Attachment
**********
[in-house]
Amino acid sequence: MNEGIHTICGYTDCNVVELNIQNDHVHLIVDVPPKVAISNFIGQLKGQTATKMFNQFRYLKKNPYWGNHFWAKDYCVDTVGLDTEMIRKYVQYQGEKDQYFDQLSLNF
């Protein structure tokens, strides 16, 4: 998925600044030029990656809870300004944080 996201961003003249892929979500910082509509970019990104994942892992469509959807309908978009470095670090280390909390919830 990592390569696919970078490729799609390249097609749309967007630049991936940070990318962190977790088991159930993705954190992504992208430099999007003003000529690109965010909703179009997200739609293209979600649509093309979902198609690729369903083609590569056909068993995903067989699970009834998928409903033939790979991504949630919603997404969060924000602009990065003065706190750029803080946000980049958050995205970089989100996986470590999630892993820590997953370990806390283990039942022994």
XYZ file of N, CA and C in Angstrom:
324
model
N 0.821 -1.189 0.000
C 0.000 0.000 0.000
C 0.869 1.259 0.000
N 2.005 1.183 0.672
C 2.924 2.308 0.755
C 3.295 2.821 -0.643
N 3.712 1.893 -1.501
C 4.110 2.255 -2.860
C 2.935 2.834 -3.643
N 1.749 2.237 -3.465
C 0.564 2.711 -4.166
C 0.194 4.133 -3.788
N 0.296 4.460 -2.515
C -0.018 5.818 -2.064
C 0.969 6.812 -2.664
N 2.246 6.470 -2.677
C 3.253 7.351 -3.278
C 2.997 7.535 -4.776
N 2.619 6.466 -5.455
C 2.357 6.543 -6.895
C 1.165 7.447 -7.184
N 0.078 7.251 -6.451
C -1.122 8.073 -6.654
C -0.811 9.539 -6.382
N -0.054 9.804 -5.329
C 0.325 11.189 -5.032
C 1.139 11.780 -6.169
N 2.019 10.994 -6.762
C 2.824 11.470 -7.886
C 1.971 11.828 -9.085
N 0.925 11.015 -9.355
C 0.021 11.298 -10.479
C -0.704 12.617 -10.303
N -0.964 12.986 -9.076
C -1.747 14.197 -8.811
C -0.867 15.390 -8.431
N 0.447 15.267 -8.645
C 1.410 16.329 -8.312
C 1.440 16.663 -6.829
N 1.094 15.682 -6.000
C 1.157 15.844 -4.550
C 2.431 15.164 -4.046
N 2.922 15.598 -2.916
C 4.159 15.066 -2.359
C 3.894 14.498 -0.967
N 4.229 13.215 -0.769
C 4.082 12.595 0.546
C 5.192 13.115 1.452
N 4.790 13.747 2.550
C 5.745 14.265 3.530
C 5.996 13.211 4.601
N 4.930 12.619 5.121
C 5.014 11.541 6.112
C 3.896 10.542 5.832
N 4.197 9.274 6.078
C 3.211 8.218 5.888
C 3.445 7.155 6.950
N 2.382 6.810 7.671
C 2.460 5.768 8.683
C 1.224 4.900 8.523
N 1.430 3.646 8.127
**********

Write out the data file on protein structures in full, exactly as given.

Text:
[in-house]
Amino acid sequence: MNEGIHTICGYTDCNVVELNIQNDHVHLIVDVPPKVAISNFIGQLKGQTATKMFNQFRYLKKNPYWGNHFWAKDYCVDTVGLDTEMIRKYVQYQGEKDQYFDQLSLNF
């Protein structure tokens, strides 16, 4: 998925600044030029990656809870300004944080 996201961003003249892929979500910082509509970019990104994942892992469509959807309908978009470095670090280390909390919830 990592390569696919970078490729799609390249097609749309967007630049991936940070990318962190977790088991159930993705954190992504992208430099999007003003000529690109965010909703179009997200739609293209979600649509093309979902198609690729369903083609590569056909068993995903067989699970009834998928409903033939790979991504949630919603997404969060924000602009990065003065706190750029803080946000980049958050995205970089989100996986470590999630892993820590997953370990806390283990039942022994």
XYZ file of N, CA and C in Angstrom:
324
model
N 0.821 -1.189 0.000
C 0.000 0.000 0.000
C 0.869 1.259 0.000
N 2.005 1.183 0.672
C 2.924 2.308 0.755
C 3.295 2.821 -0.643
N 3.712 1.893 -1.501
C 4.110 2.255 -2.860
C 2.935 2.834 -3.643
N 1.749 2.237 -3.465
C 0.564 2.711 -4.166
C 0.194 4.133 -3.788
N 0.296 4.460 -2.515
C -0.018 5.818 -2.064
C 0.969 6.812 -2.664
N 2.246 6.470 -2.677
C 3.253 7.351 -3.278
C 2.997 7.535 -4.776
N 2.619 6.466 -5.455
C 2.357 6.543 -6.895
C 1.165 7.447 -7.184
N 0.078 7.251 -6.451
C -1.122 8.073 -6.654
C -0.811 9.539 -6.382
N -0.054 9.804 -5.329
C 0.325 11.189 -5.032
C 1.139 11.780 -6.169
N 2.019 10.994 -6.762
C 2.824 11.470 -7.886
C 1.971 11.828 -9.085
N 0.925 11.015 -9.355
C 0.021 11.298 -10.479
C -0.704 12.617 -10.303
N -0.964 12.986 -9.076
C -1.747 14.197 -8.811
C -0.867 15.390 -8.431
N 0.447 15.267 -8.645
C 1.410 16.329 -8.312
C 1.440 16.663 -6.829
N 1.094 15.682 -6.000
C 1.157 15.844 -4.550
C 2.431 15.164 -4.046
N 2.922 15.598 -2.916
C 4.159 15.066 -2.359
C 3.894 14.498 -0.967
N 4.229 13.215 -0.769
C 4.082 12.595 0.546
C 5.192 13.115 1.452
N 4.790 13.747 2.550
C 5.745 14.265 3.530
C 5.996 13.211 4.601
N 4.930 12.619 5.121
C 5.014 11.541 6.112
C 3.896 10.542 5.832
N 4.197 9.274 6.078
C 3.211 8.218 5.888
C 3.445 7.155 6.950
N 2.382 6.810 7.671
C 2.460 5.768 8.683
C 1.224 4.900 8.523
N 1.430 3.646 8.127